In this study we surveyed Silurian crinoids of Estonia using museum collections and our own new field collections. We recognize 19 species-level crinoid taxa from western Estonia, which includes one new genus and four new species. Wenlock crinoids from Estonia are consistent with crinoids known from Gotland, Sweden, and at least one Wenlock species from Gotland ranges upward into the Pridoli of Estonia. However, based on the new Estonian material, there is clearly a rich diversity of Llandovery and Pridoli fauna yet to be discovered on the Baltica paleocontinent.
Eichwald (1840) reported seven Silurian crinoids from Estonia. His specimens are not known, and we follow Webster (2003) in disregarding these reported occurrence. Further, the report (Webster 2003) of Haplocrinus mespiliformis (Goldfuss, 1831) from the Silurian of Estonia is considered erroneous, and we follow Bassler and Moodey (1943) and others by concluding that this species occurs in the Devonian of Germany and not the Silurian of Estonia.
This work provides additional information about the paleogeographic component of the diversification of crinoids following the Katian extinction event so that we can now better understand the early rise of the Middle Paleozoic Crinoid Macroevolutionary Fauna (Baumiller 1994; Ausich et al. 1994). Because the Silurian strata of Baltica are so well constrained by biostratigraphic and chemostratigraphic data (see Cramer et al. 2011), this new crinoid taxonomic and distribution information can be correlated with global Silurian faunal patterns.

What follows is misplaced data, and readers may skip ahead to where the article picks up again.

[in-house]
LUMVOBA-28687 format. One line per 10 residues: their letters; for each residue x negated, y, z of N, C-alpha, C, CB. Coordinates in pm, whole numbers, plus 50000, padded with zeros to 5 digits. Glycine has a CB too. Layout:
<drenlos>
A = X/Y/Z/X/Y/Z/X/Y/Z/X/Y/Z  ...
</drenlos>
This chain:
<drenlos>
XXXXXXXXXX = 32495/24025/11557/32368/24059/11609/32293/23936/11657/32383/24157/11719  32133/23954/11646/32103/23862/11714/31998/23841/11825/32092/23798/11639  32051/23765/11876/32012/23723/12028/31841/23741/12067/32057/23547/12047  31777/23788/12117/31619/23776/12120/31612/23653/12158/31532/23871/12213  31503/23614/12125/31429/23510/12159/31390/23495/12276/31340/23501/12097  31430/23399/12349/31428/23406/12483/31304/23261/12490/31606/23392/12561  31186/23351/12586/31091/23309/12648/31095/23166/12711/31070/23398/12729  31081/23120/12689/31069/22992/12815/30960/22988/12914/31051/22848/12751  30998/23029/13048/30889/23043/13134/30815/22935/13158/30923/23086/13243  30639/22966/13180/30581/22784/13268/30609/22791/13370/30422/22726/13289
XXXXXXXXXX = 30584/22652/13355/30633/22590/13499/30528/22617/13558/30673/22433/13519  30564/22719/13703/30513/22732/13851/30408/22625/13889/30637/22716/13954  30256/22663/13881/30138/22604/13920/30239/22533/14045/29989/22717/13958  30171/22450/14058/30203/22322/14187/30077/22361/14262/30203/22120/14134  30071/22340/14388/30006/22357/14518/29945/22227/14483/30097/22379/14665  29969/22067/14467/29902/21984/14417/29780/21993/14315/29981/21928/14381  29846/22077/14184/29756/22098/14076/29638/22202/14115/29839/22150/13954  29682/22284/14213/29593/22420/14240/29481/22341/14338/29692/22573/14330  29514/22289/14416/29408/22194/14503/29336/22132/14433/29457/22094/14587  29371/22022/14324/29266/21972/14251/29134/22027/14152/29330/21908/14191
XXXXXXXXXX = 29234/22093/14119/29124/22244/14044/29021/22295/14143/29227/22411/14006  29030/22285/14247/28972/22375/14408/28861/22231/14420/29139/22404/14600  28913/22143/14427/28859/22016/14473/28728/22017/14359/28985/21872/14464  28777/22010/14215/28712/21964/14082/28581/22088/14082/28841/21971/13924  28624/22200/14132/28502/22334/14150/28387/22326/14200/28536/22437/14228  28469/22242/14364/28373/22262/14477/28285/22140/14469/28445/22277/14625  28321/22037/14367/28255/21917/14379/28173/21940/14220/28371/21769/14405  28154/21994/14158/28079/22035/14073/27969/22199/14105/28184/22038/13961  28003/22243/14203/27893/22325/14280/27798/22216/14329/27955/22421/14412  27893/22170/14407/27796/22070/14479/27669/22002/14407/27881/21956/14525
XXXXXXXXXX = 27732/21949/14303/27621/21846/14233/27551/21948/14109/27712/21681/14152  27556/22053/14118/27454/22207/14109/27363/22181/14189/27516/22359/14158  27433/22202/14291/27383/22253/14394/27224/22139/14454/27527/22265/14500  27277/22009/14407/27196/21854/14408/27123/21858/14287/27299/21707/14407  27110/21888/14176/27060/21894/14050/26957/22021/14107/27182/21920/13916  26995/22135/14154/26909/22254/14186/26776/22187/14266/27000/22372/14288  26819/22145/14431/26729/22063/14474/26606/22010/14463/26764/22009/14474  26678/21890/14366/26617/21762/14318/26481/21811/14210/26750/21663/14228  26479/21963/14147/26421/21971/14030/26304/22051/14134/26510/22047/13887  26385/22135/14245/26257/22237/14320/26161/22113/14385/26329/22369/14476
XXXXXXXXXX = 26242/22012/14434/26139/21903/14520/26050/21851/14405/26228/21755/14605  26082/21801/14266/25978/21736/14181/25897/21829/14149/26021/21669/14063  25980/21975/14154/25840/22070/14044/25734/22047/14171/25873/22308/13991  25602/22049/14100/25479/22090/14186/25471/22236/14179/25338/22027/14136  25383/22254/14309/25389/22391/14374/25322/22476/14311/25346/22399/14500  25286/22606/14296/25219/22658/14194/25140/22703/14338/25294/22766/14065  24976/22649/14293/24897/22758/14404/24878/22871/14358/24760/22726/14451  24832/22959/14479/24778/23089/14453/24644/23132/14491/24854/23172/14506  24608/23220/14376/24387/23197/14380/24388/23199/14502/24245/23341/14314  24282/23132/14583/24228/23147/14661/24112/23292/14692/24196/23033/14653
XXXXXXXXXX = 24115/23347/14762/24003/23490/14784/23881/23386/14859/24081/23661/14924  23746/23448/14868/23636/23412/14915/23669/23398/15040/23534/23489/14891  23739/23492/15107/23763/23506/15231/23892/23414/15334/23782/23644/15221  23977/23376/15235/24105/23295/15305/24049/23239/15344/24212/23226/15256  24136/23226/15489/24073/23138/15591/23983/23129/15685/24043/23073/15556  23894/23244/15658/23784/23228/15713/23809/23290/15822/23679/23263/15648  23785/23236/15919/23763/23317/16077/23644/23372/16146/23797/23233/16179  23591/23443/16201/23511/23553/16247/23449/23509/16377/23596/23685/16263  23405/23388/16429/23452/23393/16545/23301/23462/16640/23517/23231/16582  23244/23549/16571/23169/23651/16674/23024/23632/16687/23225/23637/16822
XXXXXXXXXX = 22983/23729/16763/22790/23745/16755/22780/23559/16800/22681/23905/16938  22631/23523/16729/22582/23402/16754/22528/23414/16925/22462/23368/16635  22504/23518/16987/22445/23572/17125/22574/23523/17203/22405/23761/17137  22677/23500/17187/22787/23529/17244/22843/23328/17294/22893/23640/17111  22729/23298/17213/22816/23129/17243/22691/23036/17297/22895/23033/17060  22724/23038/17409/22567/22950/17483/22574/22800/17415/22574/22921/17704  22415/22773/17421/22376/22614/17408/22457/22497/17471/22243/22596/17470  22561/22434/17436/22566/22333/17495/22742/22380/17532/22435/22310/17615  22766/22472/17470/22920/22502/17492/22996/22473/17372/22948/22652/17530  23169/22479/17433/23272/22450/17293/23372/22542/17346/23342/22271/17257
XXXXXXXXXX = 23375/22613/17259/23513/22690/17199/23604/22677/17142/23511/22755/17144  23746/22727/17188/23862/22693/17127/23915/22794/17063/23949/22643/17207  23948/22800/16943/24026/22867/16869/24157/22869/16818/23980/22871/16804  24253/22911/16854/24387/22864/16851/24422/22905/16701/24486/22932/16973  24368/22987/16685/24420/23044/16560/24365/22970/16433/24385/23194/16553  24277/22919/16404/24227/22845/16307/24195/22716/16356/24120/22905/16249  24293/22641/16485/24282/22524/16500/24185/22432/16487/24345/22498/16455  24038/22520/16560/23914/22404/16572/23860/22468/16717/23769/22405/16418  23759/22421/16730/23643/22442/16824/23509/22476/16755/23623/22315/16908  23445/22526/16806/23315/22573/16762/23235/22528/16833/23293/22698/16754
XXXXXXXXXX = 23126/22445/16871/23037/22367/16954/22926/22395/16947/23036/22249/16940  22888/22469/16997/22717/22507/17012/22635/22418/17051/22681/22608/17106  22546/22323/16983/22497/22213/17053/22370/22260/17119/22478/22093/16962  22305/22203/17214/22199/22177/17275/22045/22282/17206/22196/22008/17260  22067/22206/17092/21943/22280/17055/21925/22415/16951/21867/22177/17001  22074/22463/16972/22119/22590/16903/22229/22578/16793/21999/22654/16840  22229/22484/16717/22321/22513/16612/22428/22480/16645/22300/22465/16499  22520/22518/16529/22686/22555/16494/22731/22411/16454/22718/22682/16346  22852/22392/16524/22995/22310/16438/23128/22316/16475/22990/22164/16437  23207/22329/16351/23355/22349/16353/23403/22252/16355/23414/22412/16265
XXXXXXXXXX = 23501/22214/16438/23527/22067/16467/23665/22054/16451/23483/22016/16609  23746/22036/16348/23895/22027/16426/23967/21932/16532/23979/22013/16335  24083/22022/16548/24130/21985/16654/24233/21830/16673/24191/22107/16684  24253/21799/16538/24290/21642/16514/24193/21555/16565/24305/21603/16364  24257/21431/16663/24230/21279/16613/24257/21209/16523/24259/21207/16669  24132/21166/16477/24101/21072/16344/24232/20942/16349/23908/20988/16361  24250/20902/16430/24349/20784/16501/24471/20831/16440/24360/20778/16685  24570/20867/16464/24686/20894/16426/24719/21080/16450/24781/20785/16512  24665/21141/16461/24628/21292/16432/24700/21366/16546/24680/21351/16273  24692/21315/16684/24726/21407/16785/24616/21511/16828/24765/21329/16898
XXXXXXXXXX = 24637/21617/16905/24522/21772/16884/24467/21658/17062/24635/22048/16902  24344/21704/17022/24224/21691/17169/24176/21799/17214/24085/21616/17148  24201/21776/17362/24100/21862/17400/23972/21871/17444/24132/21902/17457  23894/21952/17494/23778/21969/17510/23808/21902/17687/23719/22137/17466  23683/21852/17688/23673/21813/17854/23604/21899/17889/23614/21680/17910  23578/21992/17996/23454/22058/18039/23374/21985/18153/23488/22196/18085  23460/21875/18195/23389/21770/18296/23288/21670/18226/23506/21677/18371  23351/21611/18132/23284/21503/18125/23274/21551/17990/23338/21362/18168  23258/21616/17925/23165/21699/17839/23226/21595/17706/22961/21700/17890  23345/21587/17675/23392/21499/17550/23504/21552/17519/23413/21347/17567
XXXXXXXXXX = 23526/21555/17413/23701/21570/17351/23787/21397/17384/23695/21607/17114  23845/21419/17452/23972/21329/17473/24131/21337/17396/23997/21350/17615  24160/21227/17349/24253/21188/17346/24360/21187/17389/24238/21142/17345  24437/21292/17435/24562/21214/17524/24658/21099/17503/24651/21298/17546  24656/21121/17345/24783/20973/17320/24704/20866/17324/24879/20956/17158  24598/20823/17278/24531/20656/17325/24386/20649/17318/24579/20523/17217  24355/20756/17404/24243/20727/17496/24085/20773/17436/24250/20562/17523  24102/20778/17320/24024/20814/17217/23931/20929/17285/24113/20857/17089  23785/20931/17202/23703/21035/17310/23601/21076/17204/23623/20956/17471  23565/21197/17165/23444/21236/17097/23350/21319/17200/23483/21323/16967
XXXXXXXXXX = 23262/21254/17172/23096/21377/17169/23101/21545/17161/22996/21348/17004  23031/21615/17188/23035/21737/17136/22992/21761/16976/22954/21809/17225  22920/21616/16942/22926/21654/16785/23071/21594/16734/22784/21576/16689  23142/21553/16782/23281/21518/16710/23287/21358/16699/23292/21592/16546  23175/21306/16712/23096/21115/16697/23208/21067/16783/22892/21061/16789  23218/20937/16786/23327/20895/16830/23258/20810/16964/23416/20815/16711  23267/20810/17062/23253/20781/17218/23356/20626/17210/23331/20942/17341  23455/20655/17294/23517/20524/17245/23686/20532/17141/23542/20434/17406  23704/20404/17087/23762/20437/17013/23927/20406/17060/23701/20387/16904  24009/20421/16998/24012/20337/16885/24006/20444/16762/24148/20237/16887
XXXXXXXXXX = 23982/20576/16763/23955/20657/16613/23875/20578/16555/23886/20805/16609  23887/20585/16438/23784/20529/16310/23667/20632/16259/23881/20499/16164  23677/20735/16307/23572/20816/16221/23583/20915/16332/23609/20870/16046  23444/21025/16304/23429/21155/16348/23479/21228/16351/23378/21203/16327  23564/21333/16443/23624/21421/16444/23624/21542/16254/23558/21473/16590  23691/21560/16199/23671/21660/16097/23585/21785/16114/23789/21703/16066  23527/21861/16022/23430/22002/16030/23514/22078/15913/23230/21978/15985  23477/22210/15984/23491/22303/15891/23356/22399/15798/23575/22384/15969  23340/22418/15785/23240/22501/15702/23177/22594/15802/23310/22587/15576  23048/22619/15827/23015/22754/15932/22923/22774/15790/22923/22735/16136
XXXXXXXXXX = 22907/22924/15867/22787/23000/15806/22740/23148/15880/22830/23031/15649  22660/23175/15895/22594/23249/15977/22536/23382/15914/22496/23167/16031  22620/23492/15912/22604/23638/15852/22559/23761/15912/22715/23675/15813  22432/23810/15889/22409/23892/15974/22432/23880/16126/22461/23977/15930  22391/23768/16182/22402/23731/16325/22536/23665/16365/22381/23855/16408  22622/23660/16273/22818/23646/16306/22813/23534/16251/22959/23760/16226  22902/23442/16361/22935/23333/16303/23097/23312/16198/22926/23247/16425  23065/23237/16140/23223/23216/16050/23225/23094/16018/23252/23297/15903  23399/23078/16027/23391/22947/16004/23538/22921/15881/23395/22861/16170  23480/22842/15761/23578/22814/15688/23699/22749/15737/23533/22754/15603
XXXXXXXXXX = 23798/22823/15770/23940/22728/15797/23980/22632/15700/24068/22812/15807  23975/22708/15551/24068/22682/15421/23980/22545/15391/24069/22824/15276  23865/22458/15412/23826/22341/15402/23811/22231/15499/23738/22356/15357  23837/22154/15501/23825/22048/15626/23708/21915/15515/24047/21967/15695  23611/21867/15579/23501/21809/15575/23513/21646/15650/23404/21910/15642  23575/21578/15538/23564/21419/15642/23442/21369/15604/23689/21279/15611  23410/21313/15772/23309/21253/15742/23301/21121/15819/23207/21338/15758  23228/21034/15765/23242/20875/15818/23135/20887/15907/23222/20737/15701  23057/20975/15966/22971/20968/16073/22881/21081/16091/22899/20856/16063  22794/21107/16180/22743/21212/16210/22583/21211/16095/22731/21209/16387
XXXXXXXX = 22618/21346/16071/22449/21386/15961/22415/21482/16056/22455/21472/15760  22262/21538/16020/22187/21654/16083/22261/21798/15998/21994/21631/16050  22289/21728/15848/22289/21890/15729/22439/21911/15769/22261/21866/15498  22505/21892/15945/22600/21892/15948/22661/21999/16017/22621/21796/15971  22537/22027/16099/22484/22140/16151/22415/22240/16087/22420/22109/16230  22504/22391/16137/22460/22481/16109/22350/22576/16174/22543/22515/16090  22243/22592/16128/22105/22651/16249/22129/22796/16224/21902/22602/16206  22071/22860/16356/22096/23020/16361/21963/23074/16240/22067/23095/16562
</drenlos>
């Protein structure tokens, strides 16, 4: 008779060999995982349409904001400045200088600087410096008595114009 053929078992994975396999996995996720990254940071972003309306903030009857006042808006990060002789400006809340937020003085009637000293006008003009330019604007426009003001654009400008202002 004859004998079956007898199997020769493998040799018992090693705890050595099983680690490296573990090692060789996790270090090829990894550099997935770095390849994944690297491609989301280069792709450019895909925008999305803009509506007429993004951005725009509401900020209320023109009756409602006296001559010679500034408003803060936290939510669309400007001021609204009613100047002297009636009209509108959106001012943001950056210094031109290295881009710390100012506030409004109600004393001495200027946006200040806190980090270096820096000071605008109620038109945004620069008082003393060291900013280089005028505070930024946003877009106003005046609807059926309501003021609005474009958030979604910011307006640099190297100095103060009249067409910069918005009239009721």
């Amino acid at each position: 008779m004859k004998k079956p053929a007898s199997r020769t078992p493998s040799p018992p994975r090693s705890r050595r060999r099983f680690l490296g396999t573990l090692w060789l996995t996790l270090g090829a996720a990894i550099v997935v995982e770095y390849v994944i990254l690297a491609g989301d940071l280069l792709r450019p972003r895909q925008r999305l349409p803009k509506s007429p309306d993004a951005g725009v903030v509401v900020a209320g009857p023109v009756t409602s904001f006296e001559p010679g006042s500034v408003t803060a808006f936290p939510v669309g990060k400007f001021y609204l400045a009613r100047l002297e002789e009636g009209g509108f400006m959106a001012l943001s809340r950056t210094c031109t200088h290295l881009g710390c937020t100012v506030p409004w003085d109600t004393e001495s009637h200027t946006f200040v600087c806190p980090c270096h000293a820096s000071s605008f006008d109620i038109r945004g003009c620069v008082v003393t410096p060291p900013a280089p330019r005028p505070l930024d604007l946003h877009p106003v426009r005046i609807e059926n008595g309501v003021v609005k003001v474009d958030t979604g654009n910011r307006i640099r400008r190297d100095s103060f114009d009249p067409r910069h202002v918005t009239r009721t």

Mare Isakar (Geological Museum, University of Tartu, Estonia), Helje Pärnaste (Institute of Geology, Tallinn University of Technology, Estonia), and Ursula Toom (Institute of Geology, Tallinn University of Technology, Estonia) enabled access to museum specimens; and Robert McConnell, Palmer Shonk (both College of Wooster, Wooster, USA), and Ingrid Vinn (Estonian Environmental Board, Tartu, Estonia) helped with field work. The review by Stephen. K. Donovan (Nationaal Natuurhistorisch Museum, Leiden, the Netherlands) significantly improved an earlier draft of this manuscript. We thank Ohio State University, College of Wooster, and the University of Tartu for partial support of this research.
Hiiumaa Island.—Heltermaa exposure is situated on Hiiumaa Island, on the eastern coast of Sarve Peninsula, 0.5 km south from Heltermaa harbor (58°51′43″N, 23°02′59″E). The outcrop is located on the beach having up to 1 m thick section of grainstone rocks of Juuru Stage (Varbola Formation). In the upper part of the section ripple marks and conglomerate with faunal concentrations occur (Lembit Põlma unpublished field notes). Most abundant are brachiopods, gastropods, rugosans, tabulates, and stromatoporoids.